• rheumatoid arthritis

  • osteoarthritis

  • chronic colitis

  • ulcerative colitis

  • collagenous colitis

  • Crohn's disease, and

  • bronchial asthma

  • coronary heart disease

  • skin conditions

  • diabetes

In addition to improving inflammation, boswellic acids enhance the immune system and therefore, frankincense is most useful for autoimmune, inflammatory conditions which include rheumatoid arthritis, ulcerative colitis, and others.

Like turmeric, scientific literature has been exploding on the role of frankincense in cancer therapy. Boswellic acids help the body kill cancerous cells, reduce the inflammation that allows cancerous cells to survive, inhibit abnormal cell growth, and has even been shown to work as effectively as two commonly used chemotherapeutic agents!

Finally, frankincense is a powerful tool for enhancing memory and learning. Studies have shown that mothers who consume frankincense during pregnancy produce offspring with greater intelligence. But it has also been used in elderly individuals to enhance short and long-term memory, learning ability, and cognitive performance.


Like Frankincense, myrrh is a resin (sap-like substance) that comes from the tree, Commiphora myrrha. Its active components, known as terpenoids are most often delivered as an essential oil, made from the resin. Similar to the other royal botanicals, myrrh is a powerful anti-inflammatory agent, but it also acts as an astringent, and immune-support, used to treat:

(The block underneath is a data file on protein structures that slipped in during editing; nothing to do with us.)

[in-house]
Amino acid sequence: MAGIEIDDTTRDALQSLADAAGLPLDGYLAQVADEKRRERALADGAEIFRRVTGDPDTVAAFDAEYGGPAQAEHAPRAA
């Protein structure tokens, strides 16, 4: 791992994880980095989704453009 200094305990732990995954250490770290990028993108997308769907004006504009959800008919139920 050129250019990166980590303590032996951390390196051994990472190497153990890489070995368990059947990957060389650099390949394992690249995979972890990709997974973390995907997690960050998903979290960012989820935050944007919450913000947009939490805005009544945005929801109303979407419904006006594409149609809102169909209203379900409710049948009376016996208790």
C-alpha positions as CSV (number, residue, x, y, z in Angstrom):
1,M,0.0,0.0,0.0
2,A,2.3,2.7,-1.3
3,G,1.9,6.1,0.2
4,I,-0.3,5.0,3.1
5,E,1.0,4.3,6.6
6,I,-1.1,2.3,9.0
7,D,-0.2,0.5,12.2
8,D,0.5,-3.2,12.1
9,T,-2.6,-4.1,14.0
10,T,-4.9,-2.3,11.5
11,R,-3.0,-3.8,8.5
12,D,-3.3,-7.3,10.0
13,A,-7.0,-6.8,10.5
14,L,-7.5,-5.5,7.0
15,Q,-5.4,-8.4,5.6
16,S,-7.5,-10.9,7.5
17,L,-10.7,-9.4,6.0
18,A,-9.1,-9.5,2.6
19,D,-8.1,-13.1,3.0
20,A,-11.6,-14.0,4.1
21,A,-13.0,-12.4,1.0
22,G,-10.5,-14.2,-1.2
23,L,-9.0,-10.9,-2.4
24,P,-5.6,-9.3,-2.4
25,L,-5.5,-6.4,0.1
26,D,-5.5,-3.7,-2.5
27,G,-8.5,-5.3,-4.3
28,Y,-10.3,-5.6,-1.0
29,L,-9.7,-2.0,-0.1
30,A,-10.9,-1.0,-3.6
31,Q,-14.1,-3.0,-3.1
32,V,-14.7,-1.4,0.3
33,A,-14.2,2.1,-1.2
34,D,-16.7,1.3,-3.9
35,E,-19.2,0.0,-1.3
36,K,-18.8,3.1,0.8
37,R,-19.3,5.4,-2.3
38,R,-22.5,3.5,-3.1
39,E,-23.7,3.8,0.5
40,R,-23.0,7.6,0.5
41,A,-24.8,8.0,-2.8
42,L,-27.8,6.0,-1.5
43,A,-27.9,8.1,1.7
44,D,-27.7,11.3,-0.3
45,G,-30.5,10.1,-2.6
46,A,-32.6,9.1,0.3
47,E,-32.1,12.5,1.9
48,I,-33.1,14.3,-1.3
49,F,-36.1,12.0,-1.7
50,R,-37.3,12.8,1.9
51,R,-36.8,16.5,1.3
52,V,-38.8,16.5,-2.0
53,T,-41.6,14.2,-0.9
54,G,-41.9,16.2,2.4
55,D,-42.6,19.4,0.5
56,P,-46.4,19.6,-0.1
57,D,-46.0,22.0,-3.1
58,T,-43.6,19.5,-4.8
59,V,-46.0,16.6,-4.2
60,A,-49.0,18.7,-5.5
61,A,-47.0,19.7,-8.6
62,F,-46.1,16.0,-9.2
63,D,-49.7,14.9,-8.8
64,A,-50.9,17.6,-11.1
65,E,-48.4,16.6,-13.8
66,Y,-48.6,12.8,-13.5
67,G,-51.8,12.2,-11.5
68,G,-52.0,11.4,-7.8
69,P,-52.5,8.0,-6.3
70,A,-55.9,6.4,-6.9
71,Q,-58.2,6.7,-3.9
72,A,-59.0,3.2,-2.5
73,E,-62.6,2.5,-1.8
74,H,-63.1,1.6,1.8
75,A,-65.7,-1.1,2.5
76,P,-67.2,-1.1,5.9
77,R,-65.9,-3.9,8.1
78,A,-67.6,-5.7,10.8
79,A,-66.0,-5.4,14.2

• skin infections

  • digestive disorders

  • rheumatoid arthritis

  • osteoarthritis

  • gout

  • periodontal disease

  • obesity

  • diabetes

  • liver disorders

More recently, it has also entered the realm of cancer therapies. It has been shown to kill cancerous cells, slow cancer progression, support the body’s ability to target and eliminate cancer cells to prevent the development of cancer, and reduce the inflammatory pathways that enhance the progression and survival of cancer cells.

When inhaled with a diffuser, myrrh can be an expectorant and help decrease inflammation associated with:

  • hay fever

  • throat ulcers

  • chronic bronchitis

  • chronic laryngitis

  • tonsillitis

  • other respiratory conditions.

You may have noticed a recurrent theme among these three royal botanicals. Each act as a potent anti-inflammatory and supportive adjunct to cancer. Together, their effects are potentiated, meaning they are a powerful trio when used together. Perhaps, “gold,” frankincense, and myrrh are not only gifts for a king, but among the greatest gifts for good health.

Merry Christmas!